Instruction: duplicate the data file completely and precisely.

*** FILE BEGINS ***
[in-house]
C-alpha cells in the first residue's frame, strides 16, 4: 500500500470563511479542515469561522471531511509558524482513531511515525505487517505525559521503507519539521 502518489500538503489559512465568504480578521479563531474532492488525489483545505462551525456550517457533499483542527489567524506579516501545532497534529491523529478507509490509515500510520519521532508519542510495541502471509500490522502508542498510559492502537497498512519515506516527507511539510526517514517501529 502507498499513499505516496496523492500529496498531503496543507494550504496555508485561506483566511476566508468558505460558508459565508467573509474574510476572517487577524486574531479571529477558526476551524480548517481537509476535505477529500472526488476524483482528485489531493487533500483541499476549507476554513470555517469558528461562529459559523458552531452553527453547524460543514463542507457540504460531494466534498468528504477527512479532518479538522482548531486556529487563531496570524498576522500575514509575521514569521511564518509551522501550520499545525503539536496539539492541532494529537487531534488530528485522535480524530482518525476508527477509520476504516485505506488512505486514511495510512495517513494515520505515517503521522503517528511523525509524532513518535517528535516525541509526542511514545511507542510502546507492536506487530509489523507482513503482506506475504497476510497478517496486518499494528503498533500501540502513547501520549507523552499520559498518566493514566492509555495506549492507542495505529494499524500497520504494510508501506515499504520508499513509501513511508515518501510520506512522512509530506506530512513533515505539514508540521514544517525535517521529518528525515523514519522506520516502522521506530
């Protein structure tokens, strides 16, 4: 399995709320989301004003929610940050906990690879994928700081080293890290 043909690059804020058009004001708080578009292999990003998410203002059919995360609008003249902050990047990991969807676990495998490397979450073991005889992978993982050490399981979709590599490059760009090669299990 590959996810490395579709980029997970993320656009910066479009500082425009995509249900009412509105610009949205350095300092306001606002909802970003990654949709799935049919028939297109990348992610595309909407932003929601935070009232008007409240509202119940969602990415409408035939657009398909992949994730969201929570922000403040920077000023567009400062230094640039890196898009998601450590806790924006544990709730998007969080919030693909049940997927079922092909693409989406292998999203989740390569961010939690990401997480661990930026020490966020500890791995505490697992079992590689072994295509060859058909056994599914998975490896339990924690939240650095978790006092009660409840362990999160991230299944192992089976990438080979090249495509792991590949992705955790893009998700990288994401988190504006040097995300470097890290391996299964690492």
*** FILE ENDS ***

[in-house]
C-alpha cells in the first residue's frame, strides 16, 4: 500500500470563511479542515469561522471531511509558524482513531511515525505487517505525559521503507519539521 502518489500538503489559512465568504480578521479563531474532492488525489483545505462551525456550517457533499483542527489567524506579516501545532497534529491523529478507509490509515500510520519521532508519542510495541502471509500490522502508542498510559492502537497498512519515506516527507511539510526517514517501529 502507498499513499505516496496523492500529496498531503496543507494550504496555508485561506483566511476566508468558505460558508459565508467573509474574510476572517487577524486574531479571529477558526476551524480548517481537509476535505477529500472526488476524483482528485489531493487533500483541499476549507476554513470555517469558528461562529459559523458552531452553527453547524460543514463542507457540504460531494466534498468528504477527512479532518479538522482548531486556529487563531496570524498576522500575514509575521514569521511564518509551522501550520499545525503539536496539539492541532494529537487531534488530528485522535480524530482518525476508527477509520476504516485505506488512505486514511495510512495517513494515520505515517503521522503517528511523525509524532513518535517528535516525541509526542511514545511507542510502546507492536506487530509489523507482513503482506506475504497476510497478517496486518499494528503498533500501540502513547501520549507523552499520559498518566493514566492509555495506549492507542495505529494499524500497520504494510508501506515499504520508499513509501513511508515518501510520506512522512509530506506530512513533515505539514508540521514544517525535517521529518528525515523514519522506520516502522521506530
């Protein structure tokens, strides 16, 4: 399995709320989301004003929610940050906990690879994928700081080293890290 043909690059804020058009004001708080578009292999990003998410203002059919995360609008003249902050990047990991969807676990495998490397979450073991005889992978993982050490399981979709590599490059760009090669299990 590959996810490395579709980029997970993320656009910066479009500082425009995509249900009412509105610009949205350095300092306001606002909802970003990654949709799935049919028939297109990348992610595309909407932003929601935070009232008007409240509202119940969602990415409408035939657009398909992949994730969201929570922000403040920077000023567009400062230094640039890196898009998601450590806790924006544990709730998007969080919030693909049940997927079922092909693409989406292998999203989740390569961010939690990401997480661990930026020490966020500890791995505490697992079992590689072994295509060859058909056994599914998975490896339990924690939240650095978790006092009660409840362990999160991230299944192992089976990438080979090249495509792991590949992705955790893009998700990288994401988190504006040097995300470097890290391996299964690492």